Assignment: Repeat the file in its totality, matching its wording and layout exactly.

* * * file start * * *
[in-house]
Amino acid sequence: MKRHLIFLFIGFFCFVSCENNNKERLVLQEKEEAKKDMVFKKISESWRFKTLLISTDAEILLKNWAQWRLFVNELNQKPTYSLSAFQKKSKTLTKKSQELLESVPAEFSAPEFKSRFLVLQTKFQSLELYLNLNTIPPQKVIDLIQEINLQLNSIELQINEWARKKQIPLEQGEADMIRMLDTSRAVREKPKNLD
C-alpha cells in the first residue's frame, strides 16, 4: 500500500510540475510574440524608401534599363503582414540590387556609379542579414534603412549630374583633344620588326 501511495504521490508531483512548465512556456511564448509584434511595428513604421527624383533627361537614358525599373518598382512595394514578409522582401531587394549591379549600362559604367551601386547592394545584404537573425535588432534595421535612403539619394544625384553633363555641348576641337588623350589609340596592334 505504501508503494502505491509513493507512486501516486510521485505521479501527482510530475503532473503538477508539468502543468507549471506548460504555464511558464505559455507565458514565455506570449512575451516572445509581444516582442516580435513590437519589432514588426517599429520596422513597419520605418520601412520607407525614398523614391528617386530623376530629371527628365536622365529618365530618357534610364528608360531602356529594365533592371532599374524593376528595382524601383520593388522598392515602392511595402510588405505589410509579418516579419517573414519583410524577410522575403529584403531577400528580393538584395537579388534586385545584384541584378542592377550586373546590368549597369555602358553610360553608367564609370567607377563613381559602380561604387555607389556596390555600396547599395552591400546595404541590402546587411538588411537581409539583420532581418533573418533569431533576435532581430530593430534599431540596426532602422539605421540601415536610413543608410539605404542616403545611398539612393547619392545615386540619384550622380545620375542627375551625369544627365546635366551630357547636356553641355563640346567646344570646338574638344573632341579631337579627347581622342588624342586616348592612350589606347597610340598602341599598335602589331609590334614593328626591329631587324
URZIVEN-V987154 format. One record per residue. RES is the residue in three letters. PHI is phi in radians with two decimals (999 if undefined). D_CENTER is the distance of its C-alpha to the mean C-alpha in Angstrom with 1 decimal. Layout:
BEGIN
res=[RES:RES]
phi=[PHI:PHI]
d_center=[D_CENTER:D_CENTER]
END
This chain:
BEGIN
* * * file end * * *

[in-house]
Amino acid sequence: MKRHLIFLFIGFFCFVSCENNNKERLVLQEKEEAKKDMVFKKISESWRFKTLLISTDAEILLKNWAQWRLFVNELNQKPTYSLSAFQKKSKTLTKKSQELLESVPAEFSAPEFKSRFLVLQTKFQSLELYLNLNTIPPQKVIDLIQEINLQLNSIELQINEWARKKQIPLEQGEADMIRMLDTSRAVREKPKNLD
C-alpha cells in the first residue's frame, strides 16, 4: 500500500510540475510574440524608401534599363503582414540590387556609379542579414534603412549630374583633344620588326 501511495504521490508531483512548465512556456511564448509584434511595428513604421527624383533627361537614358525599373518598382512595394514578409522582401531587394549591379549600362559604367551601386547592394545584404537573425535588432534595421535612403539619394544625384553633363555641348576641337588623350589609340596592334 505504501508503494502505491509513493507512486501516486510521485505521479501527482510530475503532473503538477508539468502543468507549471506548460504555464511558464505559455507565458514565455506570449512575451516572445509581444516582442516580435513590437519589432514588426517599429520596422513597419520605418520601412520607407525614398523614391528617386530623376530629371527628365536622365529618365530618357534610364528608360531602356529594365533592371532599374524593376528595382524601383520593388522598392515602392511595402510588405505589410509579418516579419517573414519583410524577410522575403529584403531577400528580393538584395537579388534586385545584384541584378542592377550586373546590368549597369555602358553610360553608367564609370567607377563613381559602380561604387555607389556596390555600396547599395552591400546595404541590402546587411538588411537581409539583420532581418533573418533569431533576435532581430530593430534599431540596426532602422539605421540601415536610413543608410539605404542616403545611398539612393547619392545615386540619384550622380545620375542627375551625369544627365546635366551630357547636356553641355563640346567646344570646338574638344573632341579631337579627347581622342588624342586616348592612350589606347597610340598602341599598335602589331609590334614593328626591329631587324
URZIVEN-V987154 format. One record per residue. RES is the residue in three letters. PHI is phi in radians with two decimals (999 if undefined). D_CENTER is the distance of its C-alpha to the mean C-alpha in Angstrom with 1 decimal. Layout:
BEGIN
res=[RES:RES]
phi=[PHI:PHI]
d_center=[D_CENTER:D_CENTER]
END
This chain:
BEGIN